During the years we owned a home in Florida, we used to comment on how fortunate we were to live in a retirement community where so many services were close at hand. It truly was remarkable.
We benefited from facilities and utilities that we could have taken for granted. We had running water, electric power, telephone and cable service, and internet availability. We were close to medical and dental services, supermarkets and convenience stores, a volunteer emergency corps, and a fire department.
We had ready access to libraries, recreational facilities, and churches. We were served by a thriving post office, a conscientious sheriff’s department, and many other organizations too numerous to mention.
We lived near five golf courses, all of which we could drive to in our own golf cart.
We were, indeed, very fortunate.
However—there’s always a ‘however’ in these cases—there was one public service that caused me a great deal of difficulty. It probably wasn’t their fault; in fact, it likely wasn’t anybody’s fault. But it was one of those little vexations of life that seemed, at first, to be beyond fixing.
I’m speaking of the problems I had with my garbage. The pickup never worked for me. It used to be terrific to drop the plastic bags at the end of my driveway every Friday morning and forget about them. A short time later, a big truck would crawl slowly and noisily down the street, swallowing the assorted bags that were tossed into its churning maw. And the whole thing would be over for another week.
But then things changed, and I began to have a lot of trouble. It started when the pickup service was moved to an earlier time of day for my street. That truck began to show up before I woke up!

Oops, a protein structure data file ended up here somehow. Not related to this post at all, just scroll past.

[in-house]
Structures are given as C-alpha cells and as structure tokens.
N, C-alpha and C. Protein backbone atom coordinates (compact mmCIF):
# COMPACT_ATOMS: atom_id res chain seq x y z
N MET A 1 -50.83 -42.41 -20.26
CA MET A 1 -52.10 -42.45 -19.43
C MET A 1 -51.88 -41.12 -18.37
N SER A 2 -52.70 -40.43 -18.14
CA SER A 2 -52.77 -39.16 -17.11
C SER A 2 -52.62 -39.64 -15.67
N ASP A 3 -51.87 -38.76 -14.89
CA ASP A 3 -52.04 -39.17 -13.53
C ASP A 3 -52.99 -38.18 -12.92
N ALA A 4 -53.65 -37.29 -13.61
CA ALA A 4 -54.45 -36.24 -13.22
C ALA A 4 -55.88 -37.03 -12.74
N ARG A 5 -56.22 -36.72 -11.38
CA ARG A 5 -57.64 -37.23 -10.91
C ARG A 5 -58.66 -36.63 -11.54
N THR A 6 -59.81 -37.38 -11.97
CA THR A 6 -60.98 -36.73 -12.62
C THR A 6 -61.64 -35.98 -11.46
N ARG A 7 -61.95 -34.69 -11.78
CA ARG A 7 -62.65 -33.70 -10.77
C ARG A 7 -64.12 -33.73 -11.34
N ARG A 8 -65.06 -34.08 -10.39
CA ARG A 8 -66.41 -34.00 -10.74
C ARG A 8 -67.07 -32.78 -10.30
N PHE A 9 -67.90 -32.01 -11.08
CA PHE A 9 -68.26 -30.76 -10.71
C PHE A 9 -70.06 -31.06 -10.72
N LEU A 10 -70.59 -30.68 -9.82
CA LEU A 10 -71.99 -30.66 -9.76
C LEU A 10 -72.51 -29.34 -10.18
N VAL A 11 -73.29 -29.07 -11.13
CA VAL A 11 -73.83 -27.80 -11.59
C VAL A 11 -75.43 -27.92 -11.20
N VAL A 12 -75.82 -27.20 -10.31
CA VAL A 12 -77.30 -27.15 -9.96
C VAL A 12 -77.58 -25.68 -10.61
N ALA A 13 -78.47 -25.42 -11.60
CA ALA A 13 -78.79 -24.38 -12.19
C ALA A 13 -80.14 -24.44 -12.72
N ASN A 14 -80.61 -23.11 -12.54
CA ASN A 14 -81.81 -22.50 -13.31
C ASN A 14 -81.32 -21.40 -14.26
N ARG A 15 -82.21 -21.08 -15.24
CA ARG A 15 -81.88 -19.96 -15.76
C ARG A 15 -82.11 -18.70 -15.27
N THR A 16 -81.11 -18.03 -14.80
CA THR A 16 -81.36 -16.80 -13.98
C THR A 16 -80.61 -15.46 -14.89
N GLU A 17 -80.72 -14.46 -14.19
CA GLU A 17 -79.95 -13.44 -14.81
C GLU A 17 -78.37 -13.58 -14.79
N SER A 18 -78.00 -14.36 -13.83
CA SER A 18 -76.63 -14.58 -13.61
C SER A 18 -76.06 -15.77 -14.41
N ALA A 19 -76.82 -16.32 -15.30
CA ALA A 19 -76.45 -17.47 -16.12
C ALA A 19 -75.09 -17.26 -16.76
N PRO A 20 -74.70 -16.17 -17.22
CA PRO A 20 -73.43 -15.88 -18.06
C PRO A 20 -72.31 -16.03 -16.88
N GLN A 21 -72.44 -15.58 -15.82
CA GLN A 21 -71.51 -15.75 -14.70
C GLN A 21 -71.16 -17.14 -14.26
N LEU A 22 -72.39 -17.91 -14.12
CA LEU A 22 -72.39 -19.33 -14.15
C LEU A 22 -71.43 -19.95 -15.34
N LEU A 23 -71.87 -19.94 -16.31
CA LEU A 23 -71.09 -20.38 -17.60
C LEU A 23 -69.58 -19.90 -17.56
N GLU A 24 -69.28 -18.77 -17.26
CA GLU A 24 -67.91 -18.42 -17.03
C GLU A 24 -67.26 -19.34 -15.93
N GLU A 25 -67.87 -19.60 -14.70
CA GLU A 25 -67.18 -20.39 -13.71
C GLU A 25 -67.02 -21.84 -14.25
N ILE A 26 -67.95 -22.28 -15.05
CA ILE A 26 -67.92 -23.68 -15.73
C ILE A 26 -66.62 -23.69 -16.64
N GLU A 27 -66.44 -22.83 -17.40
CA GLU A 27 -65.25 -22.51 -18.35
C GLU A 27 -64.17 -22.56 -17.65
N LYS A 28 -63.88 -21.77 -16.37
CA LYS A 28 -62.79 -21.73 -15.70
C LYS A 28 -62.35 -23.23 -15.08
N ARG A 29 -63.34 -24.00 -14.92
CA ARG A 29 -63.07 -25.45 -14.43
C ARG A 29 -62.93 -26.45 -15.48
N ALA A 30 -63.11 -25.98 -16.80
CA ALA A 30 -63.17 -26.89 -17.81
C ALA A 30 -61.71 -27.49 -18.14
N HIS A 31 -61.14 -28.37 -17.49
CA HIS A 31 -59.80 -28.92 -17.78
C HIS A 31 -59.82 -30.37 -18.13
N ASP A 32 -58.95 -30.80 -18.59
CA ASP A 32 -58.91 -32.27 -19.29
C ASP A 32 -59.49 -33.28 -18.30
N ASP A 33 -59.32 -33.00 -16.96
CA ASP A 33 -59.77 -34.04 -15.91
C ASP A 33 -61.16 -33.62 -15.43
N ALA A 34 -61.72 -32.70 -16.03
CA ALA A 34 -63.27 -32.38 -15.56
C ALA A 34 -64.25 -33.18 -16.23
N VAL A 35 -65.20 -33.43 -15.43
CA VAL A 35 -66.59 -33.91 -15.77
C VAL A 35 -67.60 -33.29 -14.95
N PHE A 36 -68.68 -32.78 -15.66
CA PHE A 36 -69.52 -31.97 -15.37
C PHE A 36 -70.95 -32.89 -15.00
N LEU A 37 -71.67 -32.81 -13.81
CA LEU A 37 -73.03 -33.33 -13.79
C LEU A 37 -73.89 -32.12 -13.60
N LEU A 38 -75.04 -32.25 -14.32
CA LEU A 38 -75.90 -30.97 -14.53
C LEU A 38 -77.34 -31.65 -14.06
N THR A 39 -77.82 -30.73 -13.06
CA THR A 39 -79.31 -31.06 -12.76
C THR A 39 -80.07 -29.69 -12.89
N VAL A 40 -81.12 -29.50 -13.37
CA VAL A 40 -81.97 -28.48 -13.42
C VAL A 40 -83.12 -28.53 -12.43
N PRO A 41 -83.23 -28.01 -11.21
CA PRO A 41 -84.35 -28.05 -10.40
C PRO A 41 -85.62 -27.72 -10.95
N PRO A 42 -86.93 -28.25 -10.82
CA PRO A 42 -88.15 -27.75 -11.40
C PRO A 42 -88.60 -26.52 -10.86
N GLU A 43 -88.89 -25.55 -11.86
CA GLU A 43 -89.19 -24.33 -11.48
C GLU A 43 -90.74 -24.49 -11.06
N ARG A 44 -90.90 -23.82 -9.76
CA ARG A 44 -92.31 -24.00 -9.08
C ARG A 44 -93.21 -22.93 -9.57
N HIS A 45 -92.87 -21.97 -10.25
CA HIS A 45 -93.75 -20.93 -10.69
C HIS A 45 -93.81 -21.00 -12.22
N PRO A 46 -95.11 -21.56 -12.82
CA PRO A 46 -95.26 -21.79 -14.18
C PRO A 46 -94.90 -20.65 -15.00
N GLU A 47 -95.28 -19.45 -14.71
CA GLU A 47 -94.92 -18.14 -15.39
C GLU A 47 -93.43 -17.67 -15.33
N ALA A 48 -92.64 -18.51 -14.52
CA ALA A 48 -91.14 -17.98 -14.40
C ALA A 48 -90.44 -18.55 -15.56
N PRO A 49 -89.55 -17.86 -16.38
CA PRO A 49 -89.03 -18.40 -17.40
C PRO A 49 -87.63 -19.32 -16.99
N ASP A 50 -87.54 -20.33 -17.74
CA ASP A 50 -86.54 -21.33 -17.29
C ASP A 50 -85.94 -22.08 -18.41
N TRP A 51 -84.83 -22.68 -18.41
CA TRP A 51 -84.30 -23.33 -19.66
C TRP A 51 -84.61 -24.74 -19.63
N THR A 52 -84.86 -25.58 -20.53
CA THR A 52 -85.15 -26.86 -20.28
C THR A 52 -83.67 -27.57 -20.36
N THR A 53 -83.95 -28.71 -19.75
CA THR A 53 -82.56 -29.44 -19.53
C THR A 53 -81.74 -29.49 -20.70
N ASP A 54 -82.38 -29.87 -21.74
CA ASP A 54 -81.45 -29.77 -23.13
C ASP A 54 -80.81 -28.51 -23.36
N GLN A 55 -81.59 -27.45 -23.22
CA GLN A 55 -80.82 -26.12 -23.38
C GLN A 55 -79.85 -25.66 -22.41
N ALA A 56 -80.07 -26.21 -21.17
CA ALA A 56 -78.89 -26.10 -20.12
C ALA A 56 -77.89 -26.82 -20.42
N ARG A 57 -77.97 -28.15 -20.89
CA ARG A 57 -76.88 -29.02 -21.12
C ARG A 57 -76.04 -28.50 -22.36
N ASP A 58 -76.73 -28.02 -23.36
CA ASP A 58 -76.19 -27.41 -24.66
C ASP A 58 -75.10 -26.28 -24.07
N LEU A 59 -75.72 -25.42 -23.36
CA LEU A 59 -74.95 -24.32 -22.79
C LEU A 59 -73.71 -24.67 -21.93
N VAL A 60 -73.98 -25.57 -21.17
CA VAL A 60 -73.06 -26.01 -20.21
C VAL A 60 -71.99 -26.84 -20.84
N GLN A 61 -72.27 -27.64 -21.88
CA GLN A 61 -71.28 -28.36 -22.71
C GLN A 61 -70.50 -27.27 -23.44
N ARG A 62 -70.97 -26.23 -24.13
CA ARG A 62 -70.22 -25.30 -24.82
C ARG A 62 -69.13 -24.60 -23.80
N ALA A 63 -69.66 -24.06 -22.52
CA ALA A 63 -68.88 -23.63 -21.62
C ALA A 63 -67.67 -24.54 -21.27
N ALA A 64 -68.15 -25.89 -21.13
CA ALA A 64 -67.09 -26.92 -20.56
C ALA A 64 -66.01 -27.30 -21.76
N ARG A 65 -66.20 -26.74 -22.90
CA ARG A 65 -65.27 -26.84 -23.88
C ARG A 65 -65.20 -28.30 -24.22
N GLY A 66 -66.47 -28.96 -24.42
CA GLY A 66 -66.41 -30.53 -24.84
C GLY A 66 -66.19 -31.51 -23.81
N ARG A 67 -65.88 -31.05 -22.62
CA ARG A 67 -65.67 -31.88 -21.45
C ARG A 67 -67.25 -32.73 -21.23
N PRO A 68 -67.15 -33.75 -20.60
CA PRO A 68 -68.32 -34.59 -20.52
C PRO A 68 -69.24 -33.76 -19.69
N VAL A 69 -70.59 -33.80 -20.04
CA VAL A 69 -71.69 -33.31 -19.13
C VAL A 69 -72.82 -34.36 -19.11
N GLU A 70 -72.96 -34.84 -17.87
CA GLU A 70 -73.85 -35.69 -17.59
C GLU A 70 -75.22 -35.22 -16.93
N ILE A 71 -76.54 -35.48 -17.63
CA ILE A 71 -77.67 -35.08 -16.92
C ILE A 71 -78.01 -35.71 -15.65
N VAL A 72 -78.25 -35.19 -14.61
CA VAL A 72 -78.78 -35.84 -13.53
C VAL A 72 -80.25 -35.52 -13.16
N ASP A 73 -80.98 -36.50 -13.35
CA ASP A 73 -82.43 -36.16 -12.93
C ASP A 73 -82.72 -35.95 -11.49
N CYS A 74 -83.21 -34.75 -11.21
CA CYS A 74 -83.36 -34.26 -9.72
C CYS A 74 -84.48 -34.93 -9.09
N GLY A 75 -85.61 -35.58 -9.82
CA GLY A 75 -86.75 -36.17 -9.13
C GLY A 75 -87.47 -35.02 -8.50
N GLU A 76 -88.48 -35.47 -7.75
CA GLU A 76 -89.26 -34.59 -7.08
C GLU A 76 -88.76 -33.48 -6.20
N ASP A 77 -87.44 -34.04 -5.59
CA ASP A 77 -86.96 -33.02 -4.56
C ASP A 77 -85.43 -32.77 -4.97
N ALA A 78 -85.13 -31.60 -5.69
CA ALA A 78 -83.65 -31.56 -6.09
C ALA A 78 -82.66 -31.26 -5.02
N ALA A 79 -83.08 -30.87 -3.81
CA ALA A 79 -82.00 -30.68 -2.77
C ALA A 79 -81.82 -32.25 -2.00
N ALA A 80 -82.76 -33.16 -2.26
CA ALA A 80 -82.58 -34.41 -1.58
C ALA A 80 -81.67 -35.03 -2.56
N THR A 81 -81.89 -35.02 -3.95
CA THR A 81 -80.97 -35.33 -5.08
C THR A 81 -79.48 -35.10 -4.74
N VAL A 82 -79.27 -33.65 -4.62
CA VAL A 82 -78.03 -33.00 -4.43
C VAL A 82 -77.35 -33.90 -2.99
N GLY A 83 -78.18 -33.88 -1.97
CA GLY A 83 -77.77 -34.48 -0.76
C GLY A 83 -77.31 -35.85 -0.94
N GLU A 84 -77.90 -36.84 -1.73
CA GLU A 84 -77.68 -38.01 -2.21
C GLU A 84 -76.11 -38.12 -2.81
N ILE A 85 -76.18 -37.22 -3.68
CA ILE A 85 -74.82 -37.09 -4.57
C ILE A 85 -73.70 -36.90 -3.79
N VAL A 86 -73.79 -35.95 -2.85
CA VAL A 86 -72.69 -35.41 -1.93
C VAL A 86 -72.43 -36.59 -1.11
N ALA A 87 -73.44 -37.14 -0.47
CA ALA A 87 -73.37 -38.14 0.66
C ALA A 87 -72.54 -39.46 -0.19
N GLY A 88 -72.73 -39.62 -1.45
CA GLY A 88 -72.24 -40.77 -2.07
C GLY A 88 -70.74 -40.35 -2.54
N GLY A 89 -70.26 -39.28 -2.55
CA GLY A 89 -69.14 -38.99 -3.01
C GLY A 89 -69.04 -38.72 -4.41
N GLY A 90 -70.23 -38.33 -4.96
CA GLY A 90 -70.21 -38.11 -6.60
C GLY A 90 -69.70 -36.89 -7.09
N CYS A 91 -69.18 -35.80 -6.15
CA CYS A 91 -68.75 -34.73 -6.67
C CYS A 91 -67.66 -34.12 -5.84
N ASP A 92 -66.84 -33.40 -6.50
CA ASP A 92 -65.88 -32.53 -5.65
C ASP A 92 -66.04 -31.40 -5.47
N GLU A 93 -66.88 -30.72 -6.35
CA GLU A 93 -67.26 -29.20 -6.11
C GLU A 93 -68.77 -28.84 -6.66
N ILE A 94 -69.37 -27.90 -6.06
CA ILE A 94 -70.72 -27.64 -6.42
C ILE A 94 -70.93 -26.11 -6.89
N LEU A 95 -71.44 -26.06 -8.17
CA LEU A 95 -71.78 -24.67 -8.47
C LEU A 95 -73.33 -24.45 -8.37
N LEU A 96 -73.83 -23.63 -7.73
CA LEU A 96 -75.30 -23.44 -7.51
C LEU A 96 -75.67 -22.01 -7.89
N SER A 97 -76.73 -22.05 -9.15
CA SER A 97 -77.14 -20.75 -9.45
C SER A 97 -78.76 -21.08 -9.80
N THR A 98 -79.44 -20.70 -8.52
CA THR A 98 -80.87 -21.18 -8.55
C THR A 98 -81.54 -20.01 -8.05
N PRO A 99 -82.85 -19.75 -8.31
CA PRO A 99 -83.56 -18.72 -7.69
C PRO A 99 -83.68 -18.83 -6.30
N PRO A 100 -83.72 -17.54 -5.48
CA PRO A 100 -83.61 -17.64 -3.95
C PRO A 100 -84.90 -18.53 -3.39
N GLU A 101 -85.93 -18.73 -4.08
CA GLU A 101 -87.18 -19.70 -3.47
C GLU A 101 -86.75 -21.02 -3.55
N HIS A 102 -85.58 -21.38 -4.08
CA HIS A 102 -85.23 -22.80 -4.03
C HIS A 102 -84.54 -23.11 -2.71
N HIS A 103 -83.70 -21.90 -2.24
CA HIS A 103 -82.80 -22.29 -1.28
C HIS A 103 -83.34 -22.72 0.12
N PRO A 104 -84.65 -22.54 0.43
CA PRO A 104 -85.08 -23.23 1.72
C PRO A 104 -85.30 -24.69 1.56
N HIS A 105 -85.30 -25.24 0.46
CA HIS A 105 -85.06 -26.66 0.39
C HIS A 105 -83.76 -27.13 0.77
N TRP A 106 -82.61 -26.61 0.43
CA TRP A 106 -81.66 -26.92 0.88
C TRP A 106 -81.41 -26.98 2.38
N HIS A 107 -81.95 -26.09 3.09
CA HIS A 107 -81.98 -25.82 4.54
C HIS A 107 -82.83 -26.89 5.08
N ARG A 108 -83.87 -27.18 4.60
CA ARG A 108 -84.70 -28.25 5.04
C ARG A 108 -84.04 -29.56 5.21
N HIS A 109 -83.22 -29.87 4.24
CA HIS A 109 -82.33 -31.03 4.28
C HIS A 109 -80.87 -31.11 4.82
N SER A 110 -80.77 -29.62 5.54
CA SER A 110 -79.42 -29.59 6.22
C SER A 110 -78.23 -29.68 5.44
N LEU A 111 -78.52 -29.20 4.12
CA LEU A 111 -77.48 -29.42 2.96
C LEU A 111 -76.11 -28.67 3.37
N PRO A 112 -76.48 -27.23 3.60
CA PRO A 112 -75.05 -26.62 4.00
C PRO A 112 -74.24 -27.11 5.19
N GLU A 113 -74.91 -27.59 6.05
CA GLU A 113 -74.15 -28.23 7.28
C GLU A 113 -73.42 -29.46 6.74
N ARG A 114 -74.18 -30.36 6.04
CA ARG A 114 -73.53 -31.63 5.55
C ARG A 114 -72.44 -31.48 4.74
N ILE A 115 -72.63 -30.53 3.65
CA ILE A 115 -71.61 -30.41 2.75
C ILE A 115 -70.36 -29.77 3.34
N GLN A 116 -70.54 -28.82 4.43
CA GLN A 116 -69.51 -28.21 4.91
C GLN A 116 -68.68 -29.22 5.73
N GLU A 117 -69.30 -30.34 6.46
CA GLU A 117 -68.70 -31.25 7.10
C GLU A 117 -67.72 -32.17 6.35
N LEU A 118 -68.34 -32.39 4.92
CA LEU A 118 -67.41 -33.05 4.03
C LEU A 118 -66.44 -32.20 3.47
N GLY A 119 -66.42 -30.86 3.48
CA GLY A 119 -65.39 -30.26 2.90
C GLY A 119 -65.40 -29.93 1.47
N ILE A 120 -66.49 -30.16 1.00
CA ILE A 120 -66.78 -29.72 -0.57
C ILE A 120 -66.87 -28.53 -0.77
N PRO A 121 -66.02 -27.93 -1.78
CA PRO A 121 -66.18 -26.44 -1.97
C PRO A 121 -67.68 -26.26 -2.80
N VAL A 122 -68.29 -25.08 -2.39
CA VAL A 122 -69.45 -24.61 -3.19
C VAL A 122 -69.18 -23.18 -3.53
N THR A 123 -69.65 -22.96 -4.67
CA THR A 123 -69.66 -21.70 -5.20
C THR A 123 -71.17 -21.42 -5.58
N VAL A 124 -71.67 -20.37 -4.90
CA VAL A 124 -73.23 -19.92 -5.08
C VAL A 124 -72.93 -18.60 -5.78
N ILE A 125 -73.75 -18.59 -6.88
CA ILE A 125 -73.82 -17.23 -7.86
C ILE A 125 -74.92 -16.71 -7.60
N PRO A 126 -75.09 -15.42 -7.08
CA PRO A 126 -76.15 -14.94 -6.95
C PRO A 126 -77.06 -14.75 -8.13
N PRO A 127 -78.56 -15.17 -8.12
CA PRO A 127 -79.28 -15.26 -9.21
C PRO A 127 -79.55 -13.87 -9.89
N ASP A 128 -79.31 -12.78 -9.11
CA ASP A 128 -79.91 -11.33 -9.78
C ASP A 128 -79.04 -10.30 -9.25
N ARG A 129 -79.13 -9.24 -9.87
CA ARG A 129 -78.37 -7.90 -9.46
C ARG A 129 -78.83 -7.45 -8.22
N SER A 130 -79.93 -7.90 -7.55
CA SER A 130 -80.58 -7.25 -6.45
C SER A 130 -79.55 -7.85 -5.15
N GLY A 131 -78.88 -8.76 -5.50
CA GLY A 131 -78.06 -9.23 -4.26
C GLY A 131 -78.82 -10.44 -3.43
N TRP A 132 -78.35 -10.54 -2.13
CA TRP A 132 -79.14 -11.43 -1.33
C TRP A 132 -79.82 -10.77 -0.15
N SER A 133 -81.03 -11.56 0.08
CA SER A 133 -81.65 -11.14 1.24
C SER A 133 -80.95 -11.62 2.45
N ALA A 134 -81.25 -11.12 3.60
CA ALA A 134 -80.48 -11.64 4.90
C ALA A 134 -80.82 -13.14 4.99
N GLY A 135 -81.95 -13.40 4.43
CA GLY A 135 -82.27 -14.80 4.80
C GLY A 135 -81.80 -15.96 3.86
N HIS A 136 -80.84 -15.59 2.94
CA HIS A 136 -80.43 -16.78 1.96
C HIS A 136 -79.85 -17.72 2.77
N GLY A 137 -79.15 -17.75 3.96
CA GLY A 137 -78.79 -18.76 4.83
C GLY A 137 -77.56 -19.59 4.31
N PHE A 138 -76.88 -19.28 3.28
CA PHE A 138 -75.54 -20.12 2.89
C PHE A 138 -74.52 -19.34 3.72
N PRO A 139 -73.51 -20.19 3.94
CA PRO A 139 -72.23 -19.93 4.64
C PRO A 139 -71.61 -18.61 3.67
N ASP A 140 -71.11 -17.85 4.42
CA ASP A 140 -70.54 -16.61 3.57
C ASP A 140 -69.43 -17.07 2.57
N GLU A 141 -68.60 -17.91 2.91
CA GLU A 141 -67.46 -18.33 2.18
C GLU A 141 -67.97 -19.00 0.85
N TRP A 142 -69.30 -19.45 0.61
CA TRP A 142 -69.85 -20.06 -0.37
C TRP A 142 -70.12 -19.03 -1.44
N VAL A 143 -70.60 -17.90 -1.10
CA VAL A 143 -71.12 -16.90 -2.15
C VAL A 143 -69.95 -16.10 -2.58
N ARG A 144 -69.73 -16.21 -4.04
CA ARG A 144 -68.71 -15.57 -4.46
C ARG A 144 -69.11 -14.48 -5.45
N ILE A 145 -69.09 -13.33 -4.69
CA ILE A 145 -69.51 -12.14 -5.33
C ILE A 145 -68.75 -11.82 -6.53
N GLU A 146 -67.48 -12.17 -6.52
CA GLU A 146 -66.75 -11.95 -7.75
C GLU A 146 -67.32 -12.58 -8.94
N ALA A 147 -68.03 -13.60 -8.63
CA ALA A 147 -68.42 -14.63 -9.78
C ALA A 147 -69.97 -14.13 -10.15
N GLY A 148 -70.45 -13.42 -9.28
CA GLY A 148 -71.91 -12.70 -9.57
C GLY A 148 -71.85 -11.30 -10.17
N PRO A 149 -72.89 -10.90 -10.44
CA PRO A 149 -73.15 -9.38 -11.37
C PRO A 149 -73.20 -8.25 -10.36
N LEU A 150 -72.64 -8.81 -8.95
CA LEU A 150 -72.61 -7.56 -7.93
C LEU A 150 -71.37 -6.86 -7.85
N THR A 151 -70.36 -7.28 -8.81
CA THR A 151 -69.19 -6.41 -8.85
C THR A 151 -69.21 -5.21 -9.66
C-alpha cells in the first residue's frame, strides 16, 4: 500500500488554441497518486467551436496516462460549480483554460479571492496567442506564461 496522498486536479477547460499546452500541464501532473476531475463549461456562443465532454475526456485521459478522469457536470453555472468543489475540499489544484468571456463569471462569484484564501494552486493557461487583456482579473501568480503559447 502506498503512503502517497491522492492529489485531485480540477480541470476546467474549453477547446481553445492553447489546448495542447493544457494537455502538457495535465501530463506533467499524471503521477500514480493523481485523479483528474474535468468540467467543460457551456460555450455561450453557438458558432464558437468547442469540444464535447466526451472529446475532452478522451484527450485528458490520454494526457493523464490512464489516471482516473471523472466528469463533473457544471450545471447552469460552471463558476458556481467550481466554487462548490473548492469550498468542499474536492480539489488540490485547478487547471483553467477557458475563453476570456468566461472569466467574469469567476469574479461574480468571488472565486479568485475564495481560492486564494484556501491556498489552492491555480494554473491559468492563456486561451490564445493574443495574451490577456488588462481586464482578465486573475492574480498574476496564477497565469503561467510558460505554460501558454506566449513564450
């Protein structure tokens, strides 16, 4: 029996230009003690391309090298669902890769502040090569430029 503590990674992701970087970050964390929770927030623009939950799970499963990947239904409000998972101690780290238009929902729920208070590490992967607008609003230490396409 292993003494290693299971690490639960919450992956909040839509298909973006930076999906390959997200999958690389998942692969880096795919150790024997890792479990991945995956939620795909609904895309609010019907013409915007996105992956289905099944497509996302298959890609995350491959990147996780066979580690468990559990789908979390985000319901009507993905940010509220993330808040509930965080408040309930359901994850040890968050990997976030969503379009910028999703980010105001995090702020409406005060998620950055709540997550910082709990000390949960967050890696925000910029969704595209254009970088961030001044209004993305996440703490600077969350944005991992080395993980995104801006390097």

To solve that issue, I hit upon the idea of putting the bags out the night before. That, I figured, would solve my dilemma with the early hour. To my chagrin, it was just the beginning of a whole host of problems.
Whenever I put the garbage out the night before pickup, the scavengers got into it. Four-legged critters, like coons and possum; two-legged critters, such as crows and seagulls. When I would saunter to the street the next morning, after the truck had been and gone, I’d find remnants of the week’s malodorous garbage strewn across my grass.
I tried all manner of schemes to put a stop to this. It was amazing how ingenious, and devious, an old guy like me could become when I had to stoop over to scoop up garbage that I had already packed up for pickup!
In order to foil the two-legged critters, I began to wait until just before my bedtime to put out the garbage, after they were safely in their nests. To prevent the four-legged critters from continuing their raids, I scattered pellets, sprayed foam, and sprinkled red pepper around the bags—but all to no avail.
Once, to my undying shame, and well after dark, I even resorted to putting my garbage bags across the street, on my neighbour’s driveway. The next morning, there was half the load, spread across his grass.
And it didn’t really change anything, anyway, because when I went over to clean it up, I encountered him in the middle of the street. He was on his way to pick up the spillage from the bags he had left on my driveway! The bounder.
After a bothersome few months, I reached the stage where I realized I wasn’t putting out garbage; rather, I was making an offering to the critters from hell!
But, wonder of wonders, I eventually solved the riddle. Looking back on it, I can’t believe it took me so long to come up with such a creative solution. It certainly would have relieved me of a bunch of worry.
It finally dawned on me that on every warm, Florida Friday morning, garage sales and yard sales were endemic to our community—every neighbourhood, every street. And hundreds of people—rich, poor, young, old, women, men—prowled the area in their vans and station wagons.
So, from that point on, I would clamber out of bed every Friday at a reasonable hour, tie off my garbage bags with pretty, colorful ribbons, and drop them at the end of my driveway, with a big sign on them: FREE.
The bags were gone before I could finish my first cup of coffee!